Green Computing through Virtual Learning Environments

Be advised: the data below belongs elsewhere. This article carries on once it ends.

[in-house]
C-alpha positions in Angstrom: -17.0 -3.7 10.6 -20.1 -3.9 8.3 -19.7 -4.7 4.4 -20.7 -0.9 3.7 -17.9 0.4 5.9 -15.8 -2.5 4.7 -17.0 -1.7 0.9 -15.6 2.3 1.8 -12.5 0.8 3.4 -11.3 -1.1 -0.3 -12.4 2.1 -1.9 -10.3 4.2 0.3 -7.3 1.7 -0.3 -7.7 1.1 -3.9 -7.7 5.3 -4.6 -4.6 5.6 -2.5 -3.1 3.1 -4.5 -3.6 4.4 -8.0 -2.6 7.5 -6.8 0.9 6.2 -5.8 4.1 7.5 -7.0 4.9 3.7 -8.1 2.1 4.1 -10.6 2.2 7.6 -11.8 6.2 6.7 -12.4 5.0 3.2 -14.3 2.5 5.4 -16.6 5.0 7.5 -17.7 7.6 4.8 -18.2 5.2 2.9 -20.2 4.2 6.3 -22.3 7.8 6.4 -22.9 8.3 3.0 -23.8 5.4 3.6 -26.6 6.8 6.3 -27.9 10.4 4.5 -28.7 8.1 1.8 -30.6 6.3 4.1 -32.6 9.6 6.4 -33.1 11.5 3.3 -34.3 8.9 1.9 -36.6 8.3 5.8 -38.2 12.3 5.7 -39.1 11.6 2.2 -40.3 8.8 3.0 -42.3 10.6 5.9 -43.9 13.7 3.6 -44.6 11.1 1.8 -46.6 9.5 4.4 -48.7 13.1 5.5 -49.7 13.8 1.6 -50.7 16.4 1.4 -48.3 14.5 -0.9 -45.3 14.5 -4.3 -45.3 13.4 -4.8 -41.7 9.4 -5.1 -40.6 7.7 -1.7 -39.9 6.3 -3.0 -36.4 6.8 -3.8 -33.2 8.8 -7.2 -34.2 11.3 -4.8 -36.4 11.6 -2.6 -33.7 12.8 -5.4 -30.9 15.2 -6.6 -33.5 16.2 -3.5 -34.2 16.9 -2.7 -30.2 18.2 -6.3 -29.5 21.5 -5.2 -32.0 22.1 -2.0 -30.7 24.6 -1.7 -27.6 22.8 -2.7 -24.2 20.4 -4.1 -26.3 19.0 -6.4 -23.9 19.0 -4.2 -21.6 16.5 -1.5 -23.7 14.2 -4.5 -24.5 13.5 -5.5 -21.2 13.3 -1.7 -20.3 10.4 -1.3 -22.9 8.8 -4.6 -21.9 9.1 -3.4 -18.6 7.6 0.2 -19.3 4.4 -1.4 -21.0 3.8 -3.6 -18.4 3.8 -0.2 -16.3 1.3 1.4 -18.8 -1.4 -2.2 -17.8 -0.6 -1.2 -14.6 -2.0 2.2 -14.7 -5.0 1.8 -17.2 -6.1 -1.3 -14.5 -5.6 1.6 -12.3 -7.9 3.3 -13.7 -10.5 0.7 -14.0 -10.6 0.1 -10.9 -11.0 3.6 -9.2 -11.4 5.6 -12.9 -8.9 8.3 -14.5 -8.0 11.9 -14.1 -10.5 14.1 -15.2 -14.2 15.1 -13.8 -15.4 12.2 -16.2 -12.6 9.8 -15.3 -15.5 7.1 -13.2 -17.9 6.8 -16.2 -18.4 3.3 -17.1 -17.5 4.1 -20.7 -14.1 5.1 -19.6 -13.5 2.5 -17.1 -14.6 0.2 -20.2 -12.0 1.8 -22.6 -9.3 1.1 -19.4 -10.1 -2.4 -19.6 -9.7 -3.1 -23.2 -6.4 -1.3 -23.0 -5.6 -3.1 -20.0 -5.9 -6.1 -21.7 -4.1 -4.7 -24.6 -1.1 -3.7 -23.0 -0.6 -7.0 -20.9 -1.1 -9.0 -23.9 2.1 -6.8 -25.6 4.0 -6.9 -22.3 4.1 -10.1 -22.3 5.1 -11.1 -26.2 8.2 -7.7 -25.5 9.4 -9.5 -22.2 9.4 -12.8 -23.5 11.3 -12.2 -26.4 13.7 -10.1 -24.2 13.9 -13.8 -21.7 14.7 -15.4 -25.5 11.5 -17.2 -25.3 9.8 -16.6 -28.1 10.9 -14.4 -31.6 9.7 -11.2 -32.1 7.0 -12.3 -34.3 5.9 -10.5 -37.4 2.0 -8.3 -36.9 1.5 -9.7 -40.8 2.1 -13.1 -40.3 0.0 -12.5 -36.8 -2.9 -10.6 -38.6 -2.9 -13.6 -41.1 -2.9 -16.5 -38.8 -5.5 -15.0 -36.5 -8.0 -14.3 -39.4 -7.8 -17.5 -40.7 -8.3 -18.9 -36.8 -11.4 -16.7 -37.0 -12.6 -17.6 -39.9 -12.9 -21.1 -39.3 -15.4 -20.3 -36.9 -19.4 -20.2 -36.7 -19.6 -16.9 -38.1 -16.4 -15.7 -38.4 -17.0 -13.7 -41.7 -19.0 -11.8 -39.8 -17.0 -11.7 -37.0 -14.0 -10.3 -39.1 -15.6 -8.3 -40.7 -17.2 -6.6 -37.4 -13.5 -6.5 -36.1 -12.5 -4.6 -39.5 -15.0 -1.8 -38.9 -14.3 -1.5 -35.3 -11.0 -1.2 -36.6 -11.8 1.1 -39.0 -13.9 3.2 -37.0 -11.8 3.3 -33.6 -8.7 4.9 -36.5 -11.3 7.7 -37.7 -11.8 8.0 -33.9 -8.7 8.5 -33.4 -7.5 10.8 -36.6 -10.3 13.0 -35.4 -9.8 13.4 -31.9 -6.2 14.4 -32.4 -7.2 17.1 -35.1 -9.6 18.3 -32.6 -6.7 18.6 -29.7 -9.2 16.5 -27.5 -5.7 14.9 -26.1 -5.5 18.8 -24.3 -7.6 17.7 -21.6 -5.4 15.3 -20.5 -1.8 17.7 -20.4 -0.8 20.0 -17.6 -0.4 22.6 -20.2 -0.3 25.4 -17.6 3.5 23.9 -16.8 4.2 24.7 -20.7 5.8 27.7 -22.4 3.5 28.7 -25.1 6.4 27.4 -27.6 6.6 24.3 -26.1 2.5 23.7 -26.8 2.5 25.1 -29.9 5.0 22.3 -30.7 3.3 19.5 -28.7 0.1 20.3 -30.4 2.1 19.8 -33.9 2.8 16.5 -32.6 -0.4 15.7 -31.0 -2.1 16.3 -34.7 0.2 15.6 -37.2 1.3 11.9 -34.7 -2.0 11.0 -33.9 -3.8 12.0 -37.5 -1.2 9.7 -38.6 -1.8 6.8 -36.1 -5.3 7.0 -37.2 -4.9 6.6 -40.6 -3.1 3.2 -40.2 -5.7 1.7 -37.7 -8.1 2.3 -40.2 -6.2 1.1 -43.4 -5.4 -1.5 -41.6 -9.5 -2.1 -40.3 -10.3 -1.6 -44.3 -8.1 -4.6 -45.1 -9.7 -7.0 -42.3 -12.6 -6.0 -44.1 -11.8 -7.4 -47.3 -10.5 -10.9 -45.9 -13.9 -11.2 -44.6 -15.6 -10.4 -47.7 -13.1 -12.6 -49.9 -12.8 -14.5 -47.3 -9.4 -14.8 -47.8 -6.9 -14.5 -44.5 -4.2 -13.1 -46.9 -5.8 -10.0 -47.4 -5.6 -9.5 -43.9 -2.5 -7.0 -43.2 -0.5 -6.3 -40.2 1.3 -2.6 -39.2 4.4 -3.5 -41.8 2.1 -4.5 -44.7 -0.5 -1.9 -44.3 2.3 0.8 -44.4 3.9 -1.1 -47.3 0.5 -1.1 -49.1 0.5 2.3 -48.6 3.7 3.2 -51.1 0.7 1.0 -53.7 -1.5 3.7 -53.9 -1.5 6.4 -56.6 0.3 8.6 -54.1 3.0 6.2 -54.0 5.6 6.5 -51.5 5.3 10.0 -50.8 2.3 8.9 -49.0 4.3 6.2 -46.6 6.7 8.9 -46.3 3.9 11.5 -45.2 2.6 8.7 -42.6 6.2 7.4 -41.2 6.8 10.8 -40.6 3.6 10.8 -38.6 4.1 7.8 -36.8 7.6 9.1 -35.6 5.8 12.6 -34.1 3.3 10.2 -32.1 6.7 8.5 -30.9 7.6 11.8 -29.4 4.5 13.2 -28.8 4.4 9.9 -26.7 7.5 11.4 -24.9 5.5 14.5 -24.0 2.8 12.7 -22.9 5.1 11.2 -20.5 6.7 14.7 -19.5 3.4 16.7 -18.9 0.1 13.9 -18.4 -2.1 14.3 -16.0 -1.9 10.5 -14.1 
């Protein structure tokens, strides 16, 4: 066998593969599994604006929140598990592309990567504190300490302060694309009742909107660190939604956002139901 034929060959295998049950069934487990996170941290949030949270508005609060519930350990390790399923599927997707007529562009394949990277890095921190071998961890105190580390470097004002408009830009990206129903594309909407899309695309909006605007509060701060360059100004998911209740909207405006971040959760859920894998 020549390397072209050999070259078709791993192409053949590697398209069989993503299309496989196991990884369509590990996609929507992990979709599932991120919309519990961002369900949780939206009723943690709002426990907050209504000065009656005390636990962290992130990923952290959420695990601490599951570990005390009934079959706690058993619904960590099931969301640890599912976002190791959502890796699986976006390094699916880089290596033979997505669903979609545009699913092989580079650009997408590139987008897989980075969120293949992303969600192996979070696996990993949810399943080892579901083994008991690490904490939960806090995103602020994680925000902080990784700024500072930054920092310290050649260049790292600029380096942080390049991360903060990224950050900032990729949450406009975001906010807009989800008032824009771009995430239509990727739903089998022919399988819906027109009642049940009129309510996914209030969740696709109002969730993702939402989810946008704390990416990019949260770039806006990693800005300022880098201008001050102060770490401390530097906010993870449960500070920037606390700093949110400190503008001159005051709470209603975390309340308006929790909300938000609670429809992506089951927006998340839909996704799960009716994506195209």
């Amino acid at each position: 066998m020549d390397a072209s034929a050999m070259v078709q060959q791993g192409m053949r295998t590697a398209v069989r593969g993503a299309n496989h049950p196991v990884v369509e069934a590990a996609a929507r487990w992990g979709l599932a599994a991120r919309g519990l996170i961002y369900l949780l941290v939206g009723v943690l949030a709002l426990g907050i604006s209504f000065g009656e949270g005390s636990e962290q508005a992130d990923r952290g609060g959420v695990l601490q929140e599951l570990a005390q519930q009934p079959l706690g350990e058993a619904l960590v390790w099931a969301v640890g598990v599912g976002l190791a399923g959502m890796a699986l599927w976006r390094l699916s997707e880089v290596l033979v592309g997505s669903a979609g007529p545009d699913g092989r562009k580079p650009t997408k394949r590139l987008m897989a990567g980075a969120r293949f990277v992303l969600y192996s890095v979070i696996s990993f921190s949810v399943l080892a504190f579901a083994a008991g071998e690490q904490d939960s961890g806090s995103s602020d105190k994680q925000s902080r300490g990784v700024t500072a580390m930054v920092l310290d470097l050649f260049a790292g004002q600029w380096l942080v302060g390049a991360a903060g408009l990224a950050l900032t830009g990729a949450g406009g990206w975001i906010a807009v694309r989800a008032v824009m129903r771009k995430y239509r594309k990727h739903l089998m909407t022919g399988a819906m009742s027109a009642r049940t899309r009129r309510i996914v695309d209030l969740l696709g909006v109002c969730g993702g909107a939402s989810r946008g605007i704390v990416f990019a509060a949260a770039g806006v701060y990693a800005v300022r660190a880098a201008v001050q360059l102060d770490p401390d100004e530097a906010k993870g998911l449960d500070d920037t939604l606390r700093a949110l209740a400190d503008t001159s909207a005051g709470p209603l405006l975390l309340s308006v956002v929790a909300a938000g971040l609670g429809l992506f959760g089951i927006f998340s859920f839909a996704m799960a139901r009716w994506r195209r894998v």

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<ul><li><p> Note: This is the last authors copy prior to publishing. The final, definitive version of this book chapter has been published in F. Nafukho &amp; B. Irby </p><p>(Eds.), Innovative Technology Integration in Higher Education. Hershey, </p><p>PA: IGI Global. 2015 </p><p> CHAPTER 1 </p><p>Green Computing through Virtual Learning Environments </p><p>Rochell R. McWhorter </p><p>The University of Texas at Tyler, USA </p><p>Julie A. Delello </p><p>The University of Texas at Tyler, USA </p><p>ABSTRACT As technology has quickly evolved into more sophisticated forms, it is opening the options for </p><p>educators and business professionals to expand learning opportunities into virtual learning </p><p>spaces. This book chapter discusses a number of technology trends and practices that can </p><p>promote green computing, that is, as a way for organizations and individuals to be efficient in </p><p>time, currency and resources. Three technology trends that are disrupting the status quo are cloud </p><p>computing, 3D printing, and the analytics associated with Big Data. In addition, trends that </p><p>appear to be taking hold include digital badges, the internet of things, and how we are handling </p><p>recycling and e-waste of our devices. A discussion around issues of energy required for data </p><p>servers to power the technology is also presented. </p><p>Key words: big data, cloud computing, digital badges, e-waste, green technology, recycling, </p><p>virtual learning, internet of things, internet of everything, metadata, green computing, 3D </p><p>printing, information age </p><p>INTRODUCTION </p><p>Virtual learning is evident in many initiatives in both higher education and also in the </p><p>modern workplace. For instance, virtual teams are often used as a teaching tool in online college </p><p>courses to enhance students engagement with course material, self-awareness, teamwork, self-discovery, or empathy (Grinnell, Sauers, Appunn &amp; Mack, 2012; Loh &amp; Smyth, 2010; Palloff &amp; </p><p>Pratt, 2013; Ubell, 2011). Likewise, organizations are also utilizing virtual teams for learning </p><p>and for the completion of work tasks (Nafukho, Graham, &amp; Muyia, 2010). Virtual teams have </p><p>become even more critical in organizations due to rising fuel costs and costly commercial office </p><p>spaces (Bullock &amp; Klein, 2011). Virtual learning has increased in direct proportion to the </p><p>growing sophistication of information and communication technology (ICT) and is permeating </p><p>and blurring our personal and professional lives (McWhorter, 2010; Thomas, 2014). </p><p>BACKGROUND </p></li><li><p>GREEN COMPUTING THROUGH VIRTUAL LEARNING ENVIRONMENTS 2 </p><p>As virtual learning has come of age, green computing has been posited as a way for </p><p>organizations and individuals to be efficient in time, currency and resources. Childs (2008) </p><p>defined green computing as the study and practice of using computing resources efficiently (p. 1) that includes the lifecycle of technology: the design, manufacture, use, and disposal of </p><p>computer hardware and software (Lo &amp; Qian, 2010). In this chapter, the authors will focus on </p><p>how existing technologies can be utilized efficiently in higher education and within industry to </p><p>shrink travel time and cost, improve efficiency, and lessen environmental impact. </p><p>The following sections of this chapter will highlight various examples of green computing </p><p>initiatives in higher education and the workplace that are making a real difference in lowering </p><p>costs and increasing efficiency. Discussions include the use of cloud computing, mobile devices, </p><p>digital badge technologies, real-time group meetings (RTGMs), and virtual and blended </p><p>professional conferences. Each will be examined both for their potential for green computing as </p><p>defined previously. </p><p>Cloud Computing </p><p>Across both education and industry, one emergent application changing the computer </p><p>industry is the use of cloud technology. In a recent issue of Forbes, Satell (2014) remarked: </p><p>The cloud is now disrupting every industry it touches. The worlds most advanced technologies are not only available to large enterprises who can afford to maintain an </p><p>expensive IT staff, but can be accessed by anybody with an internet connection. Thats a real game changer (para. 19). </p><p>Cloud computing is defined by the National Institute of Standards and Technology as a model for enabling ubiquitous, convenient, on-demand network access to a shared pool of configurable </p><p>computing resources (e.g., networks, servers, storage, applications, and services) that can be </p><p>rapidly provisioned and released with minimal management effort or service provider </p><p>interaction (Brown, 2011, para. 3). Essentially, cloud computing is the storage and access of data (i.e. documents, presentations, photos) over the Internet (see Figure 1). </p><p>[Insert Figure 1 about Here] See p. 28 </p><p>Licensed under Creative Commons Zero, Public Domain Dedication via Wikimedia Commons at </p><p>http://commons.wikimedia.org/wiki/File:Cloud_applications.jpg#mediaviewer/File:Cloud_applic</p><p>ations.jpg </p><p>There are numerous examples of cloud applications available on the Web, each offering different </p><p>storage volumes at variable costs. See Table 1 for a comparison of five of the most popular and </p><p>inexpensive cloud applications. </p></li><li><p>GREEN COMPUTING THROUGH VIRTUAL LEARNING ENVIRONMENTS 3 </p><p>Table 1. </p><p> Comparison of Various Cloud Computing Platforms </p><p>Name URL Benefits/Disadvantages </p><p>Amazon </p><p>Cloud Drive </p><p>www.amazon.com 5GB of free Web storage space. Using a </p><p>Kindle fire, phone, or tablet, users may </p><p>upload photos, personal videos, and </p><p>documents. Also, the Amazon Cloud provides </p><p>the user with the ability to play a wide-range </p><p>of music. However, one benefit that is </p><p>missing is that Amazon built the cloud </p><p>primarily as a storage device and it lacks the </p><p>added benefit of sharing or collaborating on </p><p>documents. </p><p>Apple iCloud https://www.apple.com/icloud/ 5GB of storage; works with the iPhone, iPad, </p><p>iPod touch, Mac, or personal computer (PC). </p><p>A more sophisticated cloud than the Amazon </p><p>cloud, the iCloud can not only store </p><p>documents but also allow the user to access </p><p>the same file across multiple devices and </p><p>applications. For example, up to six family </p><p>members can share photos or purchases from </p><p>iTunes, iBooks, and applications from the </p><p>App Store. </p><p>Google Drive www.drive.google.com Allows the user up to 15GB of storage to </p><p>create new documents, spreadsheets, and </p><p>presentations. In addition, the documents can </p><p>be shared and collaborated in real time with </p><p>others. All changes are saved automatically in </p><p>Drive and documents are stored instantly as </p><p>PDFs. One unique feature of Drive is that </p><p>files can also be made available for viewing </p><p>offline </p><p>Microsoft </p><p>Dropbox </p><p>www.dropbox.com Has become a prevalent storage application </p><p>across the world. According to Microsoft, as </p><p>of November 2013, there were 300 million </p><p>individual users and 4 million businesses </p><p>using Dropbox. In addition, the service is </p><p>available in 19 languages across 200 countries </p><p>(Hong, 2014). Dropbox allows users to share </p><p>files with anyone through a URL link. </p><p>Dropbox gives users 2GB free (up to 16GB </p><p>with referrals). </p><p>Microsoft </p><p>OneDrive </p><p>https://onedrive.live.com Delivers users 7GB of storage on any device </p><p>(e.g. Windows, Mac, iOS, Windows phone, </p></li><li><p>GREEN COMPUTING THROUGH VIRTUAL LEARNING ENVIRONMENTS 4 </p><p>Android, Xbox). OneDrive also allows for the </p><p>joint creation, collaboration, and editing </p><p>across documents and folders. For businesses, </p><p>Office Online or Office client apps enable </p><p>real-time collaboration and secure file </p><p>sharing. Up to 25 GB in storage is minimal at </p><p>$2.50 per user per month. </p><p>Cloud-Based Universities </p><p>Across universities, cloud computing is being introduced to faculty, students, and staff as </p><p>a means to supplement or even replace traditional resources. In 2012, over 6.7 million students </p><p>were enrolled in at least one online course (Allen &amp; Seaman, 2013). In fact, the Babson Survey </p><p>Group reported that online enrollments have increased more rapidly than overall higher </p><p>education enrollments (Allen &amp; Seaman, 2010). Part of the reason for this progression is the </p><p>growing diversity of the U.S. population and greater demand for courses that provide greater </p><p>flexibility, affordability, and the added convenience to students. Also, with fluctuations in the </p><p>economy and an uncertain job market, a considerable number of students are pursuing online </p><p>degrees for reasons of employment (Clinefelter &amp; Aslanian, 2014). </p><p>The low cost, flexibility in use, and global accessibility makes cloud technology a suitable </p><p>contender to level the playing field in education. For example, in December 2013, as part of a </p><p>social experiment, Sugata Mitra created the first School in the Cloud lab allowing children, no matter how rich or poor the opportunity to engage and connect with information and mentoring online (Mitra, 2014, para. 1). Also, the Cloud is being utilized as a means to provide online curriculum and educational resources across the world at no cost. For instance, through the </p><p>Google Cloud Platform, the Kahn Academy has the ability to host over 2000 online videos, </p><p>support 3.8 million unique visits each month, and answer 1.5 million practice questions each </p><p>school day (Google, 2011). </p><p>Across the world, students and faculty utilize the cloud to upload and share videos and images, </p><p>which would normally be too large to send through a learning management system (LMS) or </p><p>over email. </p><p>In addition, digital games are being harnessed for game-based learning into teaching and learning </p><p>over the Cloud. One example includes the World of Warcraft (WoW), a massively multiplayer </p><p>online role-playing game (MMORPG) that is being used in middle and high schools to promote </p><p>learning (Shane, 2012). One advocate for the use of WoW in school settings is Peggy Sheehy </p><p>who has been adapting the game for use with middle school humanities students (See: </p><p>http://goo.gl/b3rxFW ). According to Gerber (2012), the future of gaming may soon be </p><p>embedded into massively open online courses (MOOCs) where over 100,000 students are now </p><p>enrolled in an online community of learning. </p><p>In addition, cloud platforms are also enabling faculty members and students the ability to share </p><p>research with other researchers globally. According to Farnam Jahanian, Assistant Director of </p><p>the National Science Foundation (NSF) Directorate for Computer and Information Science and </p><p>Engineering, "Cloud computing represents a new generation of technology in this new era of </p></li><li><p>GREEN COMPUTING THROUGH VIRTUAL LEARNING ENVIRONMENTS 5 </p><p>science, one of data-driven exploration It creates precedent-setting opportunities for discovery (NSF, 2011, para. 5). One such example is an innovative Global Factory program, which continues to bring together students from different universities and time zones to rethink </p><p>sustainable innovations such as automobile factories and digital farming. According to Pierre </p><p>Chevrier, Director of Ecole Nationale d'Ingnieurs de Metz, "Social, cloud-based collaboration </p><p>was a key reason the Global Factory program over-achieved its goalIn a dispersed environment, like ones real life engineers experience every day, social networking technologies </p><p>are mandatory for successful innovation (Green Technology World, 2014, para. 5). </p><p>A Greener Education with Cloud Technology </p><p>According to Newton (2010), cloud computing is the most energy-efficient method we </p><p>have to address the ever-accelerating demand for computation and data storage. The proliferation </p><p>of cloud computing promises cost savings in technology infrastructure and faster software </p><p>upgrades (Liu, Tong, Mao, Bohn, Messina, Badger, &amp; Leaf, 2011). Amazon (2014) proposed </p><p>that cloud technology will reduce overall information technology (IT) costs in that both </p><p>infrastructure and labor costs are reduced. </p><p>Schools are seeking opportunities to reduce their carbon footprint as they seek greener technologies (iLink, 2007). Ng (2010) reported that clouds could help universities reduce costs </p><p>by 74%. For instance, The University of Nebraskas Chief Information Officer Walter Weir found that moving email to the cloud resulted in a faster and less expensive system (Goulart, </p><p>2012). There are additional environmental benefits to utilizing cloud technologies. Utilizing the </p><p>cloud is a factor in greener computing, as it has been found to reduce energy, lower carbon </p><p>emissions, and decrease IT. Working in collaboration, researchers at Microsoft, Accenture, and </p><p>WSP Environment &amp; Energy estimated that for U.S. companies, cloud technologies can reduce </p><p>carbon emissions from 30 to 90% (Accenture, 2010). </p><p>A virtual education through cloud platforms reduces costs to both students and the environment </p><p>including the added expense of travel (e.g. wear on vehicles, fuel), room and board fees, and the </p><p>costs of food. According Western Governors University (WGU, 2014), dorm and food costs add at least $10,000 to $15,000 of expenditures per academic year. Also, based upon a 2008 survey, </p><p>researchers at the University of Florida found that virtual courses saved public schools money in </p><p>teaching, administrative, and technical expenses. The average traditional public K-12 school </p><p>costs an average $9,100 per pupil where an online, virtual course averages just at $4,300 </p><p>(University of Florida, 2009). Also, many older adults with children do not have the added costs </p><p>of childcare to factor in (WGU, 2014). </p><p>For those living in rural communities who have to often drive long distances to attend school, the </p><p>reduced driving will also reduce carbon dioxide emissions. The National Wildlife Federation </p><p>(NWF, 2009) reported that researchers from The Stockholm Environmental Institute and the </p><p>United Kingdoms Open University Design Innovation Group (DIG) found that distance-learning courses resulted in an 89 percent reduction in travel-related emissions compared to traditional </p><p>face-to-face courses. Furthermore, the production and provision of the distance learning courses </p><p>consumed nearly 90% less energy than the conventional campus-based university courses. </p><p>Similarly, in a study by Campbell and Campbell (2011), distance education courses helped </p><p>reduced CO2 emissions by 5-10 tons per semester. </p></li><li><p>GREEN COMPUTING THROUGH VIRTUAL LEARNING ENVIRONMENTS 6 </p><p>[Insert Figure 2 about Here] See p. 28 </p><p>Big Data for Education </p><p>In the Age of Information, ubiquitous connectivity and the rise of cloud technology is </p><p>producing vast amounts of big data (see Figure 2). Big data is defined as datasets whose size is beyond the ability of typical database software tools to capture, store, manage, and analyze (Manyika, Chui, Brown, Bughin, Dobbs, Roxburgh, &amp; Byers, 2011, p. 1). </p><p>According to Ferreira (2013), education yields a tremendous volume of data, perhaps more than </p><p>other industry. As education moves online, new methods for data mining are occurring in order </p><p>to better understand the ways students learn. From tutoring systems to simulations and games, </p><p>opportunities to collect and analyze stu...</p></li></ul>